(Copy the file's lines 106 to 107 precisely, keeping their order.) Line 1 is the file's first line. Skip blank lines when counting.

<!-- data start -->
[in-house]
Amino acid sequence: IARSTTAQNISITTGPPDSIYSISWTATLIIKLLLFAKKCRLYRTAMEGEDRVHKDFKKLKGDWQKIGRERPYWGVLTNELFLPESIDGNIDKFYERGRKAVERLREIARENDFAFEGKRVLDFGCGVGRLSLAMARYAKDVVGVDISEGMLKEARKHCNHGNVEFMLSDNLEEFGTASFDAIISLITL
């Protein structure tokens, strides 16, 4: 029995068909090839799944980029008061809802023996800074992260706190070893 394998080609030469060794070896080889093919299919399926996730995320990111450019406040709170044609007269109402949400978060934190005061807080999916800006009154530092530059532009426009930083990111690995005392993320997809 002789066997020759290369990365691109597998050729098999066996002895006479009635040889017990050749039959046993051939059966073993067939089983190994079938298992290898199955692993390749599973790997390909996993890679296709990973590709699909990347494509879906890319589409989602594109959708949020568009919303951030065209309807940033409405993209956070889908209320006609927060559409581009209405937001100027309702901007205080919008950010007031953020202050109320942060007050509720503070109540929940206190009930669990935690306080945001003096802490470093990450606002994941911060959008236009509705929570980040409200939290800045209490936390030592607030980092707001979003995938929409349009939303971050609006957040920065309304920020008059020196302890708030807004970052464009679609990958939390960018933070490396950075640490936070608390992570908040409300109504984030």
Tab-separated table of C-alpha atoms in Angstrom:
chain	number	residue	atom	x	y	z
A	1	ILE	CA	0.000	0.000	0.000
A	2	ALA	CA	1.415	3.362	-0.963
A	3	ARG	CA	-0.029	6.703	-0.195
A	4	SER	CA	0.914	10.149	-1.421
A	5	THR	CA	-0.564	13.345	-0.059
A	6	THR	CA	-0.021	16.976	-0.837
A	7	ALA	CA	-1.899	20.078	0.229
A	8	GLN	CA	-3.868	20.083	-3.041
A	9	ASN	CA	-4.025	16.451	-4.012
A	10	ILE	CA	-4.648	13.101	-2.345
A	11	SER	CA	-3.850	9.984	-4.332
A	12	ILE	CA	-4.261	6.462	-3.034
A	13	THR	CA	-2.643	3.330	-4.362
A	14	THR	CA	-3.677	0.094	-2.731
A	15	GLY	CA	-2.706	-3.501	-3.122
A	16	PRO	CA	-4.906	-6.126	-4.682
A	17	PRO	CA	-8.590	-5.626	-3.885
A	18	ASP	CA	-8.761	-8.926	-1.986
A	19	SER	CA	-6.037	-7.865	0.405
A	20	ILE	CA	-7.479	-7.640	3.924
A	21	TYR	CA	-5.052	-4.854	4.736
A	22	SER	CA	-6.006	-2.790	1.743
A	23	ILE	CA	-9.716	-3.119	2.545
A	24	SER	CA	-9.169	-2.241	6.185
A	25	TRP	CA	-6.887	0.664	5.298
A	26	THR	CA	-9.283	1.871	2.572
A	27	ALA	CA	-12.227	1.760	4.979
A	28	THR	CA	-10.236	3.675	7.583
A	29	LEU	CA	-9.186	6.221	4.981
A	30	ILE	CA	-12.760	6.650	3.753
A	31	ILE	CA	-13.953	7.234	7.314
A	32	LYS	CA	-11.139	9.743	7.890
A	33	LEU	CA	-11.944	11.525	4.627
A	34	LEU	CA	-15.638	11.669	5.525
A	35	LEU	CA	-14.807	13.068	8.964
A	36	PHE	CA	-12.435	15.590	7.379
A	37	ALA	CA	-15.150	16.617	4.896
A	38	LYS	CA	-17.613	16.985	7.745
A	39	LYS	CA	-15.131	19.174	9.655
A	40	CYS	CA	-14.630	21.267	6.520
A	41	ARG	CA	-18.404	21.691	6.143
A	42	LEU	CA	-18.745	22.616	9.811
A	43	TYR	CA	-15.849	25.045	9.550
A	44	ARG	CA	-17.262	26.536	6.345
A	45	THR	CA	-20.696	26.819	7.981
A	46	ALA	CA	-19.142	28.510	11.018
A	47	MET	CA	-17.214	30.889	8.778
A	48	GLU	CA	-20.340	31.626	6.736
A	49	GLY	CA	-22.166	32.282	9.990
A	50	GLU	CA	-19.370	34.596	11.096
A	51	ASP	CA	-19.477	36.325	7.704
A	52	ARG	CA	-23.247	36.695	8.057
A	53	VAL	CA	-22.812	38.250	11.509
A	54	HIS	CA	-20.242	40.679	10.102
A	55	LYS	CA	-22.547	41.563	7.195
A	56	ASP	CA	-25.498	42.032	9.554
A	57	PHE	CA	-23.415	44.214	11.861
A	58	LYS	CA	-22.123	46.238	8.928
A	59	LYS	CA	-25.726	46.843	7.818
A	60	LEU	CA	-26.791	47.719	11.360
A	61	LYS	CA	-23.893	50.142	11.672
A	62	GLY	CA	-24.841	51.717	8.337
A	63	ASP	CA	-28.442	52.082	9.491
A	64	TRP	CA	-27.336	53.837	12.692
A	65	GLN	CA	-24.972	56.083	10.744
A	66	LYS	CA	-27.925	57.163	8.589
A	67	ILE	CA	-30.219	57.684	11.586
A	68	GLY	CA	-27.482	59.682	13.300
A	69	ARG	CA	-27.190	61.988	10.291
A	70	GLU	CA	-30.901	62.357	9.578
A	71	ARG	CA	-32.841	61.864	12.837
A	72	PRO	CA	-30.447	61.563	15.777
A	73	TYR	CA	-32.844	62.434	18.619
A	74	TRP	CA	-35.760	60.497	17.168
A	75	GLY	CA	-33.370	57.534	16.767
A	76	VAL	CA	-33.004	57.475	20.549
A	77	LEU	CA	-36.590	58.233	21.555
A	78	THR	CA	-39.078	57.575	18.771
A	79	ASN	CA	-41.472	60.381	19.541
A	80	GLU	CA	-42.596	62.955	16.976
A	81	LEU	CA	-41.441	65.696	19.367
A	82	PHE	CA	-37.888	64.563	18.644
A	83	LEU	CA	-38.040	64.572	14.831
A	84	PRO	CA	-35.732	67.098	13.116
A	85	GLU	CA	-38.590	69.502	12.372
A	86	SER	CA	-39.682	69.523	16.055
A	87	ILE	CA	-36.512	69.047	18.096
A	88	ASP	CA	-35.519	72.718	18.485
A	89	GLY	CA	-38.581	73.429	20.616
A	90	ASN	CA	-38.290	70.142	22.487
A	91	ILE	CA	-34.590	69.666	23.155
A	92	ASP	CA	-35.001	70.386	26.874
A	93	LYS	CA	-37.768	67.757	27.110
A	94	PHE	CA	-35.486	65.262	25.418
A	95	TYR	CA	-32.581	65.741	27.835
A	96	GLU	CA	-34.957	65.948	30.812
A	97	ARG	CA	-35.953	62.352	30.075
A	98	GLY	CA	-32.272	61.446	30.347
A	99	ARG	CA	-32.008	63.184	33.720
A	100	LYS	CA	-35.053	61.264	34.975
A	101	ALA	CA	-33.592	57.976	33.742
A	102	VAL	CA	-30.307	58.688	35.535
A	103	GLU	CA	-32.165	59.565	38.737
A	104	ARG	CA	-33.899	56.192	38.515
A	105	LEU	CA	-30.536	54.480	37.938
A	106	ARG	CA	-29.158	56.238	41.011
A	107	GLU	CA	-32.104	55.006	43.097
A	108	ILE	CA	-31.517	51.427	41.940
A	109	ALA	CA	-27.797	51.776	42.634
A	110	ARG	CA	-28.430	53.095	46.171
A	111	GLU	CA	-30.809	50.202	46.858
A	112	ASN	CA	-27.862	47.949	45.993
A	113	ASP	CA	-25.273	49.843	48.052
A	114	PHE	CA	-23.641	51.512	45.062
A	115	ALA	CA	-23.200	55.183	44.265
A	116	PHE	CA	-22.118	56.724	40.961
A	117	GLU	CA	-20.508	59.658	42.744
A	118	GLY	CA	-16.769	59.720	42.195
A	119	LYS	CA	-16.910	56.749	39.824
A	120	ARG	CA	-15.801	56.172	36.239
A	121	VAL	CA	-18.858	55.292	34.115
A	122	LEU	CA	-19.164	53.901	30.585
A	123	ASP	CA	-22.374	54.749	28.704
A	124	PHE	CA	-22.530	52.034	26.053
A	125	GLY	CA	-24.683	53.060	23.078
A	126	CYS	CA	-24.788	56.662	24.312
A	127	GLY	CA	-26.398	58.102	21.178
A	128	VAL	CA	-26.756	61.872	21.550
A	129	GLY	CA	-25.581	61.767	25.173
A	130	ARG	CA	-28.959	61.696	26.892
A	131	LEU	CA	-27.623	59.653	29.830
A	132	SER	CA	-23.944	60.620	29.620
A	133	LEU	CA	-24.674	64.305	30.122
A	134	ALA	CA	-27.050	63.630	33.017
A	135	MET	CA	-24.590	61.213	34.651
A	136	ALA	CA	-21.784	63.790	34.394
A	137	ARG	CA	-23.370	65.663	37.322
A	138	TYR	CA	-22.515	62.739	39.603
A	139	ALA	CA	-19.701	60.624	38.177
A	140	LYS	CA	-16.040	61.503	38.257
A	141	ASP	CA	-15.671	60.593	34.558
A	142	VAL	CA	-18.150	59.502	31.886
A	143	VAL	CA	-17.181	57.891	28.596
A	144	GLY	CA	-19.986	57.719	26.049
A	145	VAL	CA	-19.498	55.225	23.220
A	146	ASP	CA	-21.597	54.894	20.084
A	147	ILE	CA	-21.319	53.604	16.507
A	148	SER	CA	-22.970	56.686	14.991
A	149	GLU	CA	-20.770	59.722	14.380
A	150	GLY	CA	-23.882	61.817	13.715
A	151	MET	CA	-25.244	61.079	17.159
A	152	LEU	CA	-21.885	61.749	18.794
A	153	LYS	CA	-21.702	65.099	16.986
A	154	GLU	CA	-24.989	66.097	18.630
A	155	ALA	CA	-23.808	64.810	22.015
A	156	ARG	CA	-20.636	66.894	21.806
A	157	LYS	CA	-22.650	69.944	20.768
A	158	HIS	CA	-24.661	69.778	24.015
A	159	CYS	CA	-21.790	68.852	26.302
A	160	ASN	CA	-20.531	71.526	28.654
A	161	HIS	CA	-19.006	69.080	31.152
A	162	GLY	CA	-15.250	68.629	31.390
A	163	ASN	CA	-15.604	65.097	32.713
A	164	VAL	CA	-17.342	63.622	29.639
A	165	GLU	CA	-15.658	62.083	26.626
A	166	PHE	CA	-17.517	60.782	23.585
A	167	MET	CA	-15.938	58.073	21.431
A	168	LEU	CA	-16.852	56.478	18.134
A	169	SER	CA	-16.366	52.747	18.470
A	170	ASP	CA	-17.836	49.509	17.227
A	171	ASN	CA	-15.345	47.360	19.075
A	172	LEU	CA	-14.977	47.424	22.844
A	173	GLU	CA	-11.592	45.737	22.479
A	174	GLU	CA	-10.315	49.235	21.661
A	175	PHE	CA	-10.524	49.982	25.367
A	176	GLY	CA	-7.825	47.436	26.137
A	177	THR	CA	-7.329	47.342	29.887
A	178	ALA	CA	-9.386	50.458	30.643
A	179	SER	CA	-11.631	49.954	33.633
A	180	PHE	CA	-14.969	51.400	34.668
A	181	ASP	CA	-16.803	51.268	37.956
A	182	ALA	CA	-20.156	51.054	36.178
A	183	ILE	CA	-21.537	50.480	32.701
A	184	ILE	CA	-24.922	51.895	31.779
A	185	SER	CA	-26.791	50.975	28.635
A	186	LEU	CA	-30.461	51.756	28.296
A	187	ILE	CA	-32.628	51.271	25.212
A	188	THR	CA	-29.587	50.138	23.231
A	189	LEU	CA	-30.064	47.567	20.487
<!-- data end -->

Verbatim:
A	101	ALA	CA	-33.592	57.976	33.742
A	102	VAL	CA	-30.307	58.688	35.535